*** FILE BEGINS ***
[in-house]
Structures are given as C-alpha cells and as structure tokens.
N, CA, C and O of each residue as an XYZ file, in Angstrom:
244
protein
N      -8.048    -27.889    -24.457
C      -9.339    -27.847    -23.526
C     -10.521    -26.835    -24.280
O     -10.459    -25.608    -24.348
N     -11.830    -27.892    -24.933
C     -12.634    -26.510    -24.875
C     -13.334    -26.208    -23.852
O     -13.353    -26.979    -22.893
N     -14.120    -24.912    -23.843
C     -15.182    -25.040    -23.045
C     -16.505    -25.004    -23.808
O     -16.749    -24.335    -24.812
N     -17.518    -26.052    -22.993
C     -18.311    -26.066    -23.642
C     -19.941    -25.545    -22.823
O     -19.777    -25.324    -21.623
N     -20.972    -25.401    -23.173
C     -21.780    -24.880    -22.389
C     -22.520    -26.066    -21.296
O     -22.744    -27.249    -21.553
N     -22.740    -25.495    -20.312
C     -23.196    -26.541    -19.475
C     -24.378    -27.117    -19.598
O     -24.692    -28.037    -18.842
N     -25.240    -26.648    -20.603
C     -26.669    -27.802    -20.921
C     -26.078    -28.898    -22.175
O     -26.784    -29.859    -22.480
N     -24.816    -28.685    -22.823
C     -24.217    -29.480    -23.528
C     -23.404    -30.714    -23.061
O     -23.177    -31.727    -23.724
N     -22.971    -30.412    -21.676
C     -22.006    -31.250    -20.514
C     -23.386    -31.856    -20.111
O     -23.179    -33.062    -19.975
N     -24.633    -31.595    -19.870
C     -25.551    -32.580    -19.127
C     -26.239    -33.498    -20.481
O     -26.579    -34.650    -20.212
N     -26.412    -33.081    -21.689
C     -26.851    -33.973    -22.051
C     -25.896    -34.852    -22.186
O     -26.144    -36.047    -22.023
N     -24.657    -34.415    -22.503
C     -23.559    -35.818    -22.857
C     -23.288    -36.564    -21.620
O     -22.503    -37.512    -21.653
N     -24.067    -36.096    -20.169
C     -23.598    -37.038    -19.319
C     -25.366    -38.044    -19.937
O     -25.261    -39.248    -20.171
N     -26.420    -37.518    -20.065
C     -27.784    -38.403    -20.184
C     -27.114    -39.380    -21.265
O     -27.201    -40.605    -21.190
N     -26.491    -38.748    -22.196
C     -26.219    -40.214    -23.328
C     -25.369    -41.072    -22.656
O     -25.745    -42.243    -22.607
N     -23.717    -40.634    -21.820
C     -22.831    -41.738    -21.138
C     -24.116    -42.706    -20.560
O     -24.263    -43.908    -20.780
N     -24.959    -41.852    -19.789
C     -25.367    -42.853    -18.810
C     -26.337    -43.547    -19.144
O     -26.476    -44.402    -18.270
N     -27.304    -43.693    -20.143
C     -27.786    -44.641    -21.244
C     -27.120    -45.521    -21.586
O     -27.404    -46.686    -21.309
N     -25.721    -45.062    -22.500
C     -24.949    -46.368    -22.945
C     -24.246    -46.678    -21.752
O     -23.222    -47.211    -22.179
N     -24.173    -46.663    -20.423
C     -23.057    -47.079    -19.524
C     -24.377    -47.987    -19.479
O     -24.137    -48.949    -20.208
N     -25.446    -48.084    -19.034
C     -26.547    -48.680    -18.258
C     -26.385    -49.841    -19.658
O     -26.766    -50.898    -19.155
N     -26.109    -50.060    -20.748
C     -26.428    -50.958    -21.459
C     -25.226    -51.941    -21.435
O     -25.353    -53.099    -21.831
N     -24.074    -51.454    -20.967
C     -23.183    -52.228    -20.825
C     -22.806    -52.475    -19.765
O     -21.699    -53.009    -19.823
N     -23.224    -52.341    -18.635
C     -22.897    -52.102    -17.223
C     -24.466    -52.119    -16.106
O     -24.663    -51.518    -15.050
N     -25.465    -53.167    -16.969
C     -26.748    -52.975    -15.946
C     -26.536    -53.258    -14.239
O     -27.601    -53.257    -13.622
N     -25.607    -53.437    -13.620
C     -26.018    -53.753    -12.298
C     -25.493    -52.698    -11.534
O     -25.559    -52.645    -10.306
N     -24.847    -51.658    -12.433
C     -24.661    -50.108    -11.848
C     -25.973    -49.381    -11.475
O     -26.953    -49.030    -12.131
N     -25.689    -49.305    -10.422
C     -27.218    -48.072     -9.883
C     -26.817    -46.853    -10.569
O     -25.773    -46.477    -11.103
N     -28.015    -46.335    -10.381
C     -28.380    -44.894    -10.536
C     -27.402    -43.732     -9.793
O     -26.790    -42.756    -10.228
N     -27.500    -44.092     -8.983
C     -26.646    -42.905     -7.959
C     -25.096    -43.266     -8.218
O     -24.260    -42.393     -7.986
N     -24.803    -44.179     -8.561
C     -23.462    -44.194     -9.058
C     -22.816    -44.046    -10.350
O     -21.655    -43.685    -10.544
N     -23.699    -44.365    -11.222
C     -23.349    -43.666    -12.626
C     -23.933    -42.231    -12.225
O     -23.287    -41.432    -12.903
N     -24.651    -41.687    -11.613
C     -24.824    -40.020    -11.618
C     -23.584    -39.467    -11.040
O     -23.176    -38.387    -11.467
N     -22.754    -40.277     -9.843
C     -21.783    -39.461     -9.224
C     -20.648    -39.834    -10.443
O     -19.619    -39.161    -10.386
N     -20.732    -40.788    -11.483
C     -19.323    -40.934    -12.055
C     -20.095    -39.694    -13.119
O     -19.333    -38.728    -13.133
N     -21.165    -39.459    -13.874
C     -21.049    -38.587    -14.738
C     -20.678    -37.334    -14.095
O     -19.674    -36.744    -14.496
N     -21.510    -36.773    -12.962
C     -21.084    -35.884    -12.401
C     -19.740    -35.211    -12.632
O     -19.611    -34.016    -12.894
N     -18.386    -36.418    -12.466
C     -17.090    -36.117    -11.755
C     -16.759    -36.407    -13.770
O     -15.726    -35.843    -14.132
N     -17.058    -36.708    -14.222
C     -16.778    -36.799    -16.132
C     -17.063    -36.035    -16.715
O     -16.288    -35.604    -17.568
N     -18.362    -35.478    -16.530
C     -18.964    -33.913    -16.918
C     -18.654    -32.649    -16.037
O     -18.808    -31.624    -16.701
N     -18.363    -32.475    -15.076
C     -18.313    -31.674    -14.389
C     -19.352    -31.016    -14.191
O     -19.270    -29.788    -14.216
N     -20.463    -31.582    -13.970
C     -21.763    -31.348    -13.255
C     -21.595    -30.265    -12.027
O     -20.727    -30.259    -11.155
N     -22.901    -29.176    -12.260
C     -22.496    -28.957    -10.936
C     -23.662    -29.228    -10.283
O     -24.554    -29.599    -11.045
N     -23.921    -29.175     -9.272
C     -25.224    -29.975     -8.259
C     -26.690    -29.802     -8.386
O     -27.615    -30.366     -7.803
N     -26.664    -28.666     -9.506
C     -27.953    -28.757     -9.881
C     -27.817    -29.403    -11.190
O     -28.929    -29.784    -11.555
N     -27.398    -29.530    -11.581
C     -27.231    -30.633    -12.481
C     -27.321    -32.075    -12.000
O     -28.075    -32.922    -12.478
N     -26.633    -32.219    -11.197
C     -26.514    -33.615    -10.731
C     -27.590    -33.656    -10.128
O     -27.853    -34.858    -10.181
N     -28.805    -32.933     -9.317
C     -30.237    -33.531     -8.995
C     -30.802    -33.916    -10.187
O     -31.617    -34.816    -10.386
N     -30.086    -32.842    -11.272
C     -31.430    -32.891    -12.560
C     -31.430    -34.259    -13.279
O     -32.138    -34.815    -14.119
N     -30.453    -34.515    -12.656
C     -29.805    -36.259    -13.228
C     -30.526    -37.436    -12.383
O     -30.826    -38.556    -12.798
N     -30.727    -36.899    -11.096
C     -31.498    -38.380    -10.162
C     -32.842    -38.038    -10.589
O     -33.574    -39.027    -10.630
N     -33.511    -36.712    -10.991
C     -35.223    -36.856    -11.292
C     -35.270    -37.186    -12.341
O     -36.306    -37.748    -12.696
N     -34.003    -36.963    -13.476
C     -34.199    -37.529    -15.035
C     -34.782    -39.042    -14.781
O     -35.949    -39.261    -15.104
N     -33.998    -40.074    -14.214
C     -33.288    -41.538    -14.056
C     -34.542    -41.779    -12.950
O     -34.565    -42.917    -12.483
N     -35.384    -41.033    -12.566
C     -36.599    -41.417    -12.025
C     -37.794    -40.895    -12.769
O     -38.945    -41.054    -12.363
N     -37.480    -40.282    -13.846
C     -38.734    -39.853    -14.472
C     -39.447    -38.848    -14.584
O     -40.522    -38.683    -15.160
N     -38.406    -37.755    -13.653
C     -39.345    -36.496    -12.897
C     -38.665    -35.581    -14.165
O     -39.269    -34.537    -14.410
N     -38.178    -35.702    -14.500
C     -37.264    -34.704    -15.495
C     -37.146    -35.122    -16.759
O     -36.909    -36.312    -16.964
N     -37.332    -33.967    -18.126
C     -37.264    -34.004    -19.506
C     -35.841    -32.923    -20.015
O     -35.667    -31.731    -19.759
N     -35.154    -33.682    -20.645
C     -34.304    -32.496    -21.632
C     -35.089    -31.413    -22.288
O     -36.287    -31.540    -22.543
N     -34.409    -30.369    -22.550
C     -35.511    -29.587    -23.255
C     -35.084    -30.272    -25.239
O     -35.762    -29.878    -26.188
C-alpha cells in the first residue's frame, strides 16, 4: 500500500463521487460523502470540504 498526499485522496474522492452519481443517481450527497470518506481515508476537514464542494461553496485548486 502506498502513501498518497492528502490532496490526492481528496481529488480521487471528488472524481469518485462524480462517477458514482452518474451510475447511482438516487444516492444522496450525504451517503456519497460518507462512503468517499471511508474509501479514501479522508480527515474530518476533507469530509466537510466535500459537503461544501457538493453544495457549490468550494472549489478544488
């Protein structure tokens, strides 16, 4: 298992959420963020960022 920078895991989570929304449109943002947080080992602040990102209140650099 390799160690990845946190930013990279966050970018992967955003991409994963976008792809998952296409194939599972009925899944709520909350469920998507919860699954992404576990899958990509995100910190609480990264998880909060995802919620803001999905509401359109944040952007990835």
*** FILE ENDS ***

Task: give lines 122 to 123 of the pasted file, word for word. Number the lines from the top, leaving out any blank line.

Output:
N     -27.500    -44.092     -8.983
C     -26.646    -42.905     -7.959